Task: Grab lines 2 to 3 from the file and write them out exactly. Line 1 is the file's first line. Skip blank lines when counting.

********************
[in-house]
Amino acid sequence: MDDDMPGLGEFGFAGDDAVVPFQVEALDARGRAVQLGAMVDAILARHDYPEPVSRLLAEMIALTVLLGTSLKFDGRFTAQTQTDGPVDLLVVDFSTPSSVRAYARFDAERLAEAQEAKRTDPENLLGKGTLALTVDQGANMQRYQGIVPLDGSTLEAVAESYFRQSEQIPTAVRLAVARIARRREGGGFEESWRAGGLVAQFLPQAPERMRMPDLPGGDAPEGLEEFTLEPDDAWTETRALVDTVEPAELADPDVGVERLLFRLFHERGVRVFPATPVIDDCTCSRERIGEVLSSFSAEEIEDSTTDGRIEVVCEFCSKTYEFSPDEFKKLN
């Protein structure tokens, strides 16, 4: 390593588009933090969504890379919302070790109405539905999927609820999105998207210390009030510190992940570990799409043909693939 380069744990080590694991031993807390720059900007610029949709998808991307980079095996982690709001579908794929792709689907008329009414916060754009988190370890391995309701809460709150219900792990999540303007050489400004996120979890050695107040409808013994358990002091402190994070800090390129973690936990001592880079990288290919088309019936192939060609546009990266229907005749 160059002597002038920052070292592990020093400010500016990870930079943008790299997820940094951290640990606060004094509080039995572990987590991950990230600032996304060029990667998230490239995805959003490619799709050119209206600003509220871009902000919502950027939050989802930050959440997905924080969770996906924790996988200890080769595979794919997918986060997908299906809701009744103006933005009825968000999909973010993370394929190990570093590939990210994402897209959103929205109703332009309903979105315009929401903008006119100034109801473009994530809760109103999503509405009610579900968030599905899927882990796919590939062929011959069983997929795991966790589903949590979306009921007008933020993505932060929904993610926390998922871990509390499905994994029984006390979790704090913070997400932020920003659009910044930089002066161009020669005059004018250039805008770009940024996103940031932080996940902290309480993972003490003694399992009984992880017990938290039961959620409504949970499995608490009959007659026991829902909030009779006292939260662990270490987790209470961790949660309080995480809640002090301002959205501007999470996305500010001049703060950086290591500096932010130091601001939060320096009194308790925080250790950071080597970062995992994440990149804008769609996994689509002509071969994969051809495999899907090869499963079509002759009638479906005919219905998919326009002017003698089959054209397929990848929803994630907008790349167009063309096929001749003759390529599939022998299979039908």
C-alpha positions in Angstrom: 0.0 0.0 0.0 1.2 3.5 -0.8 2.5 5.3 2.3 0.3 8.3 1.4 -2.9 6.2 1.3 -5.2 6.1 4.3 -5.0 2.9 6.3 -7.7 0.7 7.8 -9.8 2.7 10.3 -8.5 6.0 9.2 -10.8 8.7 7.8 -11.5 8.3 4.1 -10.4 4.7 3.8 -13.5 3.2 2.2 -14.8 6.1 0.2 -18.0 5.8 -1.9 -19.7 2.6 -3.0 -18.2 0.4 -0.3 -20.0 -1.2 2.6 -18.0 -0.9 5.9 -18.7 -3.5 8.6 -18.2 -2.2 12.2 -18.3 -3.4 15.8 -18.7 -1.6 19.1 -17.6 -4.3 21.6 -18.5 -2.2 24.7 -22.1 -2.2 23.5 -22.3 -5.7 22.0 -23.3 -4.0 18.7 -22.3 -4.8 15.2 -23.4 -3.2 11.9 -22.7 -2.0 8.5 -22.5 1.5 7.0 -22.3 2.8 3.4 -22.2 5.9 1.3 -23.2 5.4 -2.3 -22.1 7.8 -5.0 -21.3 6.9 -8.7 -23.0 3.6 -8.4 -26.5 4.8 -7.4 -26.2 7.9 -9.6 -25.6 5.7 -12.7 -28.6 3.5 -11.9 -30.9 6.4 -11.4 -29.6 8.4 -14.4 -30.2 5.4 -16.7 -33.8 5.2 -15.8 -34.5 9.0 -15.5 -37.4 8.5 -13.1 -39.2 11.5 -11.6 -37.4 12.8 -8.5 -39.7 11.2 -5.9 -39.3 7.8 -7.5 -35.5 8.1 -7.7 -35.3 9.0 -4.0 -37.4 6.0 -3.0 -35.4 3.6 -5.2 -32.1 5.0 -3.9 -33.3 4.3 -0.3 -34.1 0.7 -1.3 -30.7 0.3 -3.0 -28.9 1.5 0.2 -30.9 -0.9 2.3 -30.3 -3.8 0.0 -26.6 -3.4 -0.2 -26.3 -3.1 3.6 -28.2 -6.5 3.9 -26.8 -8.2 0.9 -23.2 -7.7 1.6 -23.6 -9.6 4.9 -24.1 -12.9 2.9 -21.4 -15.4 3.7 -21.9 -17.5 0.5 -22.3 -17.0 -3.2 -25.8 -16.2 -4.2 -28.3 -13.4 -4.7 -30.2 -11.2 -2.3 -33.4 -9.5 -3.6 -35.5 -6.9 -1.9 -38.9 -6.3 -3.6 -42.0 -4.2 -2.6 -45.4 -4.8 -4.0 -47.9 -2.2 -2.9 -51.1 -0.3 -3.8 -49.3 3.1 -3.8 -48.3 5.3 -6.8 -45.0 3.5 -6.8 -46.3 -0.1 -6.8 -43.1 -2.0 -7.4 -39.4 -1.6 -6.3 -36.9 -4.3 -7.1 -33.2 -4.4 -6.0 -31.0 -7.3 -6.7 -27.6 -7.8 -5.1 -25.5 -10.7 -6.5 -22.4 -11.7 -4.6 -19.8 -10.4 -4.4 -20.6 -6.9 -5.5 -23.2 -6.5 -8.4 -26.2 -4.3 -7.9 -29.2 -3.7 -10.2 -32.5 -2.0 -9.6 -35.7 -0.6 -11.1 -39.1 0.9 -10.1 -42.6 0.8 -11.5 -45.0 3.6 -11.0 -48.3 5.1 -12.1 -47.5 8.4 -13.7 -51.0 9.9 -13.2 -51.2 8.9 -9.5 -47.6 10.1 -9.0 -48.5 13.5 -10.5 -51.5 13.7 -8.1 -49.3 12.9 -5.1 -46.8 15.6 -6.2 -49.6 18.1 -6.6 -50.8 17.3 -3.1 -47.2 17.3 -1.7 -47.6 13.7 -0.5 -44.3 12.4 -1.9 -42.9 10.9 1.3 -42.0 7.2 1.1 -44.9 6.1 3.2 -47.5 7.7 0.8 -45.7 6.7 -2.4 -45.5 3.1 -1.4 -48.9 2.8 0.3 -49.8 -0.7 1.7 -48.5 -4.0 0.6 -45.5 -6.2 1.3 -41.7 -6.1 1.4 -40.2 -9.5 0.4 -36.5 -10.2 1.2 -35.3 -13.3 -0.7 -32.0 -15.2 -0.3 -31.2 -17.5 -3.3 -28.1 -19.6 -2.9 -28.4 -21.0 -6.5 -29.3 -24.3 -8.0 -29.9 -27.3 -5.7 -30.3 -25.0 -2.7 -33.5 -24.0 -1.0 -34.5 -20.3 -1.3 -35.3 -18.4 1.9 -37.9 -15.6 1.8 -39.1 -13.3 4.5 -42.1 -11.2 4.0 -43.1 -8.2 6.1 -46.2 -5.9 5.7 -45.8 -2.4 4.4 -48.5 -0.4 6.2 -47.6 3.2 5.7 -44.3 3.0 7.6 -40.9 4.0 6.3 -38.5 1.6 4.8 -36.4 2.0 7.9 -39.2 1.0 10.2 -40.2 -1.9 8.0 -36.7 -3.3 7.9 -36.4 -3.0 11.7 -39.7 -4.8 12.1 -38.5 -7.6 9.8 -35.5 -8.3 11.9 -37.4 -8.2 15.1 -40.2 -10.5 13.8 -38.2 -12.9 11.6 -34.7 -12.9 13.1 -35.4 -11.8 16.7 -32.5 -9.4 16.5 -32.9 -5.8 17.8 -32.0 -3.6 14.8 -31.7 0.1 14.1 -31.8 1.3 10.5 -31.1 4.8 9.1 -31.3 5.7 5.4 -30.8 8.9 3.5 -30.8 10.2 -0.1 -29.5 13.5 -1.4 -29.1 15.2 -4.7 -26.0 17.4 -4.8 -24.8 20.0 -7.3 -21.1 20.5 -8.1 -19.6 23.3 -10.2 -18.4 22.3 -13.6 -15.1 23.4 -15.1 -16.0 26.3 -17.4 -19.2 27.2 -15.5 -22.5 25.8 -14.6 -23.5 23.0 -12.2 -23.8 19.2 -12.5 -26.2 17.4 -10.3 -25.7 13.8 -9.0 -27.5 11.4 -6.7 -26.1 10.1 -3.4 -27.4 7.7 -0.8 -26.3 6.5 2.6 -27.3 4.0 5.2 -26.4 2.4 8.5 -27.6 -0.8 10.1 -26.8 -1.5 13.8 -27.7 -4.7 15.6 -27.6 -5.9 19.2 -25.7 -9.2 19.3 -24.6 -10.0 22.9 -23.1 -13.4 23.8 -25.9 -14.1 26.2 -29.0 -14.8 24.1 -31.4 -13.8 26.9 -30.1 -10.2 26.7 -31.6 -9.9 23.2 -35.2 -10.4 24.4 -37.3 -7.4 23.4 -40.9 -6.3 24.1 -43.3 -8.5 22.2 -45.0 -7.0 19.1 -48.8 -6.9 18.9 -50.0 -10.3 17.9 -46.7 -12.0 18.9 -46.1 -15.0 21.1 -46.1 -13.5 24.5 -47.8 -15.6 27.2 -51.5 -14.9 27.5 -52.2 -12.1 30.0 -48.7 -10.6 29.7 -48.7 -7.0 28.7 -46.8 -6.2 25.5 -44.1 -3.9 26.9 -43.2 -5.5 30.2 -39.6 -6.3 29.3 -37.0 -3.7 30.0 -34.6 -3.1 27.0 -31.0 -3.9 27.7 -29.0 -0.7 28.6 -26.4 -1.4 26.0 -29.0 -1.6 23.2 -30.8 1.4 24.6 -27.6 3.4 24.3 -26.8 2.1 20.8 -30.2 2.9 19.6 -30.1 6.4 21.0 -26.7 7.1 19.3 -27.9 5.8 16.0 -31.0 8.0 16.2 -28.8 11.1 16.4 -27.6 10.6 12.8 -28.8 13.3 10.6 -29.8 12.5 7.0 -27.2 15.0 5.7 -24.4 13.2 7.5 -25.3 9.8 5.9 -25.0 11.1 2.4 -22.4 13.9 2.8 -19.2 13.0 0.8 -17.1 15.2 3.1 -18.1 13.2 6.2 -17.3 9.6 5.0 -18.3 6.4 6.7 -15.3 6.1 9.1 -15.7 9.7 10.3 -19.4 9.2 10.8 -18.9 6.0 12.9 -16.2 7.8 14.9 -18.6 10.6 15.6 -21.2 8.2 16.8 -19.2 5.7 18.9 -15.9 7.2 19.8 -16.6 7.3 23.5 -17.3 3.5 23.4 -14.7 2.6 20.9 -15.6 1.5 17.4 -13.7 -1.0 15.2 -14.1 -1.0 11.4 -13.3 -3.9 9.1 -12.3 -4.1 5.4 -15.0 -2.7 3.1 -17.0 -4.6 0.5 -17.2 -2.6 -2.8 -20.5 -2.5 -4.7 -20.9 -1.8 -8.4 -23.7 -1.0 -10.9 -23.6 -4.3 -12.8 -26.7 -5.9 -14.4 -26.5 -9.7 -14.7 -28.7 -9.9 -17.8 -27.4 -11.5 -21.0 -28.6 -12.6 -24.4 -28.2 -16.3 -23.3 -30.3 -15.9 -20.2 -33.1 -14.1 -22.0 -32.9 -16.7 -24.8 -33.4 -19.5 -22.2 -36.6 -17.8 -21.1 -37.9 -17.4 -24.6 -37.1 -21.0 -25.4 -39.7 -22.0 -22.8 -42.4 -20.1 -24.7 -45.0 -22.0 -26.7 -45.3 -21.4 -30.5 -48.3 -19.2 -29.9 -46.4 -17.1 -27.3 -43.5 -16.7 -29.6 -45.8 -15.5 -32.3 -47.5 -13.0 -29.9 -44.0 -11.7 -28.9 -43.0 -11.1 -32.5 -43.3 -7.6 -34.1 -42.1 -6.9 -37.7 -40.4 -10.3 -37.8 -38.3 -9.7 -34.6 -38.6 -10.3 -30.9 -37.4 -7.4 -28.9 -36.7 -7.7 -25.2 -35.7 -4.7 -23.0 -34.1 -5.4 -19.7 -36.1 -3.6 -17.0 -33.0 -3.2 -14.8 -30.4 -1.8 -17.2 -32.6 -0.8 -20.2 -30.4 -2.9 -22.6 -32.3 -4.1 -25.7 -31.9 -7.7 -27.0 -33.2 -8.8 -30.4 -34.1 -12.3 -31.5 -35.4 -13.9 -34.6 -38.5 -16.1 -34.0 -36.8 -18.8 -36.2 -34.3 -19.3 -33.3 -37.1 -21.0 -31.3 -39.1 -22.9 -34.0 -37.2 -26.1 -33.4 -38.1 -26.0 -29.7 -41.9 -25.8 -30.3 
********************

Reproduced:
Amino acid sequence: MDDDMPGLGEFGFAGDDAVVPFQVEALDARGRAVQLGAMVDAILARHDYPEPVSRLLAEMIALTVLLGTSLKFDGRFTAQTQTDGPVDLLVVDFSTPSSVRAYARFDAERLAEAQEAKRTDPENLLGKGTLALTVDQGANMQRYQGIVPLDGSTLEAVAESYFRQSEQIPTAVRLAVARIARRREGGGFEESWRAGGLVAQFLPQAPERMRMPDLPGGDAPEGLEEFTLEPDDAWTETRALVDTVEPAELADPDVGVERLLFRLFHERGVRVFPATPVIDDCTCSRERIGEVLSSFSAEEIEDSTTDGRIEVVCEFCSKTYEFSPDEFKKLN
């Protein structure tokens, strides 16, 4: 390593588009933090969504890379919302070790109405539905999927609820999105998207210390009030510190992940570990799409043909693939 380069744990080590694991031993807390720059900007610029949709998808991307980079095996982690709001579908794929792709689907008329009414916060754009988190370890391995309701809460709150219900792990999540303007050489400004996120979890050695107040409808013994358990002091402190994070800090390129973690936990001592880079990288290919088309019936192939060609546009990266229907005749 160059002597002038920052070292592990020093400010500016990870930079943008790299997820940094951290640990606060004094509080039995572990987590991950990230600032996304060029990667998230490239995805959003490619799709050119209206600003509220871009902000919502950027939050989802930050959440997905924080969770996906924790996988200890080769595979794919997918986060997908299906809701009744103006933005009825968000999909973010993370394929190990570093590939990210994402897209959103929205109703332009309903979105315009929401903008006119100034109801473009994530809760109103999503509405009610579900968030599905899927882990796919590939062929011959069983997929795991966790589903949590979306009921007008933020993505932060929904993610926390998922871990509390499905994994029984006390979790704090913070997400932020920003659009910044930089002066161009020669005059004018250039805008770009940024996103940031932080996940902290309480993972003490003694399992009984992880017990938290039961959620409504949970499995608490009959007659026991829902909030009779006292939260662990270490987790209470961790949660309080995480809640002090301002959205501007999470996305500010001049703060950086290591500096932010130091601001939060320096009194308790925080250790950071080597970062995992994440990149804008769609996994689509002509071969994969051809495999899907090869499963079509002759009638479906005919219905998919326009002017003698089959054209397929990848929803994630907008790349167009063309096929001749003759390529599939022998299979039908």